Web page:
May 21, 2015

Attacking Algae

Florence, Colo., facility uses dissolved air flotation system to address contaminants

Attacking Algae

The city of Florence, Colo., Water Treatment Plant (WTP), located 75 miles south of Denver, uses blended surface water taken from the city’s southernmost water reservoir. All raw water sources entering the reservoirs flow into the northern reservoir and then into the southern reservoir to ensure that the water is thoroughly mixed before entering the pipeline to the plant. The source water, which comes primarily from snowmelt, is low in turbidity, alkalinity, minerals and color. Algae grow throughout the year and can appear in counts as high as 400,000 during the summer season, causing the surface water to be difficult to treat.

Scope

The treatment scheme at the plant included an up-flow contact clarifier followed by gravity filters to handle average flows of 2 mgd in winter and 2.8 mgd in summer. The chemical treatment consisted of adding copper sulfate in the reservoir for algae control; and alum fed at 30 mg/L, dry nonionic polymer fed at 0.35 mg/L and liquid cationic polymer fed at 2 mg/L for the clarification process. This produced clarified water turbidity of 2 ntu and a typical finished water turbidity of 0.2 ntu.

In the summer months, with algae counts at their highest, the utility endured filter run times as short as eight hours. Each filter backwash required 20,000 gal of water, and the contact clarifier required flushing four to six times per day, using 13,000 gal of water per flush. Frequent backwash and flushing cycles resulted in the plant producing quantities of finished water far exceeding consumer demand.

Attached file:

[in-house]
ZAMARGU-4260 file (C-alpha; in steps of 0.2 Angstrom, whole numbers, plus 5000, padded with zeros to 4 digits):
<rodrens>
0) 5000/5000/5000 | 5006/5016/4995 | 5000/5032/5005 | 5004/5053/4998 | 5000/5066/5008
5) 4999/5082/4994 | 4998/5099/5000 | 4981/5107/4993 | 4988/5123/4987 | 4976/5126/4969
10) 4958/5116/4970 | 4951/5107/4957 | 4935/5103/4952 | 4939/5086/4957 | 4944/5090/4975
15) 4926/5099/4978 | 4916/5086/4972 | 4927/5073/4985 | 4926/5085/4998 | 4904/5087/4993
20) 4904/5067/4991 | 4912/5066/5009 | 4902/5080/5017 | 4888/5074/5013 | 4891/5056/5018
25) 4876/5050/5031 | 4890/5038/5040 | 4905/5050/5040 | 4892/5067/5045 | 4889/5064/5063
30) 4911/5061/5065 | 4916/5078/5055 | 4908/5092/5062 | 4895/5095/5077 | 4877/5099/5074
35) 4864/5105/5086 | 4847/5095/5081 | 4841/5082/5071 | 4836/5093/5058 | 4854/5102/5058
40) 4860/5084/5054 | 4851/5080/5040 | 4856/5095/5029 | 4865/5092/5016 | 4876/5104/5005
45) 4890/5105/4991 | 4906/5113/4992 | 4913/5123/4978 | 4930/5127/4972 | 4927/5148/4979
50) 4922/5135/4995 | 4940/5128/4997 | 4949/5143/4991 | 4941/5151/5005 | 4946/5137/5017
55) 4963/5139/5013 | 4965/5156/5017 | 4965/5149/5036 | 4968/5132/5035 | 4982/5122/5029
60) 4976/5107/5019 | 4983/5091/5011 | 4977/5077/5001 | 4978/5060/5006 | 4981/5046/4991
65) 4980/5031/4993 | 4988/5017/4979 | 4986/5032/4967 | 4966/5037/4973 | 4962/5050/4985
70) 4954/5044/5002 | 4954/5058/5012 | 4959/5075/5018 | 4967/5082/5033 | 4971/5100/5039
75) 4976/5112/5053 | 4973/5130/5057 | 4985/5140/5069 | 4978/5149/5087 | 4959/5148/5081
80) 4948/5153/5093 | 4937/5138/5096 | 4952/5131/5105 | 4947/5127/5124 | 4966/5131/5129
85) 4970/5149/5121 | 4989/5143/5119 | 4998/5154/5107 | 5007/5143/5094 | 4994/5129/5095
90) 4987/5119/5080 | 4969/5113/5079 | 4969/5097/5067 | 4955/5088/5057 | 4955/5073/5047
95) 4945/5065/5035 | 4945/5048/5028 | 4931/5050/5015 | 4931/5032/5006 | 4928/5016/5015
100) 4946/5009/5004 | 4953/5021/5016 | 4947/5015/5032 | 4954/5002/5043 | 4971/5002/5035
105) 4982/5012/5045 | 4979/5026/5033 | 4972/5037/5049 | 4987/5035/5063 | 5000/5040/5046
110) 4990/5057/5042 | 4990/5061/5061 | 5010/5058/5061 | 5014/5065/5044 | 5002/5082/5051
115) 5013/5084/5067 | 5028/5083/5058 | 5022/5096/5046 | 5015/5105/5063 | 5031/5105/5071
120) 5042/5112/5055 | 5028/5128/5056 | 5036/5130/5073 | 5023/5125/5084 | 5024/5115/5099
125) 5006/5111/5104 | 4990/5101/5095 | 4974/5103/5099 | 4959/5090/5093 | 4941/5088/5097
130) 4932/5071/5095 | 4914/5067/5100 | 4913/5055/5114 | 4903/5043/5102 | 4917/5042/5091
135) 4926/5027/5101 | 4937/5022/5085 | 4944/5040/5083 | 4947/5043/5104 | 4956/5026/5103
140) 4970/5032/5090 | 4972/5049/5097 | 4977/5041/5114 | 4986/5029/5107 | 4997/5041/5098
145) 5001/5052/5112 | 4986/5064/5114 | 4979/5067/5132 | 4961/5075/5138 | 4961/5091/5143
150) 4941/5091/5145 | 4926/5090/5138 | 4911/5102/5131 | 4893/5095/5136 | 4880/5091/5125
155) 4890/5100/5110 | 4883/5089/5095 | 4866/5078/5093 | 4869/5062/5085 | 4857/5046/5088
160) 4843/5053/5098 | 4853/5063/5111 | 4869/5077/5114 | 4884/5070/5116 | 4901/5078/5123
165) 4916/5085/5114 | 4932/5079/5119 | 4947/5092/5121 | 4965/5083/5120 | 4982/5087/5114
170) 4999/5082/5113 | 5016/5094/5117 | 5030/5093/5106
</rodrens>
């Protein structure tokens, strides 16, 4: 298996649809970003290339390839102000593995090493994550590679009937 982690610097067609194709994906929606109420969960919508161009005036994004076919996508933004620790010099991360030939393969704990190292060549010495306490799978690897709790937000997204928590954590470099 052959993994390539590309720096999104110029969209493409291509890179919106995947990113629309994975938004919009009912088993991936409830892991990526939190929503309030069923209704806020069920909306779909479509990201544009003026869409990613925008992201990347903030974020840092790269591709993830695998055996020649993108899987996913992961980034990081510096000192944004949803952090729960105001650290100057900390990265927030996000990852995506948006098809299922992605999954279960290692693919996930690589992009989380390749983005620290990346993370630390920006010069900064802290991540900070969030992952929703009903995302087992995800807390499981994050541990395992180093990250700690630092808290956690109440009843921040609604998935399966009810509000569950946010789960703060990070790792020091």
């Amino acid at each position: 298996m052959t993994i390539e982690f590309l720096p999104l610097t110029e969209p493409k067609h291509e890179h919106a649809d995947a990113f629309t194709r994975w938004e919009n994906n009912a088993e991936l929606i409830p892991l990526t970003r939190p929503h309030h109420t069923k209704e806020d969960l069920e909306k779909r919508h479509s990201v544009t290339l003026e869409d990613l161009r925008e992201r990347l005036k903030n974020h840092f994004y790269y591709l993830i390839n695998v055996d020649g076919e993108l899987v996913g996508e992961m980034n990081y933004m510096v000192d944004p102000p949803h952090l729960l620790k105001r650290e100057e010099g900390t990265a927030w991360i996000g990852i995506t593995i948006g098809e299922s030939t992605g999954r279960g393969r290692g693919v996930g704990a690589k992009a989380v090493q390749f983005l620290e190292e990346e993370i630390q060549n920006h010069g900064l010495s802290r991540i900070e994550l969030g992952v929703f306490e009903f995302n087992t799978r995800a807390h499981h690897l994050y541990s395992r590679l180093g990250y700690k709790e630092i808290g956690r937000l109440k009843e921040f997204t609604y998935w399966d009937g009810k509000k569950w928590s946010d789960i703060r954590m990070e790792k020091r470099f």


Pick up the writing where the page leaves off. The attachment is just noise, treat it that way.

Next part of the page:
In addition to excessive water production, the treatment process resulted in poor color removal, as evidenced by the greenish color tint that is noticeable during the filling of municipal swimming pools.

Solution

The Engineering Company (TEC)—from Fort Collins, Colo.—recommended increasing plant capacity to meet future growth demands and improving the treatment process for removing algae found in the raw water source. TEC recommended testing a Leopold Clari-DAF dissolved air flotation system along with a Filterworx gravity filter. Data collected during the pilot test confirmed that the dissolved air flotation process was far more successful at removing algae than the settling clarification process.

Results

The City of Florence began treating its raw water using this newly installed treatment scheme, which consists of a Leopold Clari-DAF system with a rated capacity of 6 mgd through two basins, followed by three dual-media Leopold Filterworx filtration systems.

Plant personnel have discontinued the use of copper sulfate for algae control, since the Clari-DAF system effectively removes 99% of the raw water algae.

Additionally, they have also switched the coagulant feed to polyaluminum chloride, with dosage reductions to 11 mg/L in winter and 17 mg/L in summer, and—only when raw water quality requires it—an additional 0.25 mg/L of nonionic polymer. This treatment has resulted in average filter run times of 72 hours, a nine-fold increase over previous treatment, producing a finished water quality through the filters of less than 0.04 ntu.

Finally, the true color in the effluent is zero, resulting in noticeably clearer water in the municipal swimming pools.

Leopold, a Xylem brand

Contact

227 S. Division Street

Zelienople, PA 16063-1313

United States

Phone: 724.452.6300

Fax: 724.452.1377

http://www.fbleopold.com

[email protected]
expand_less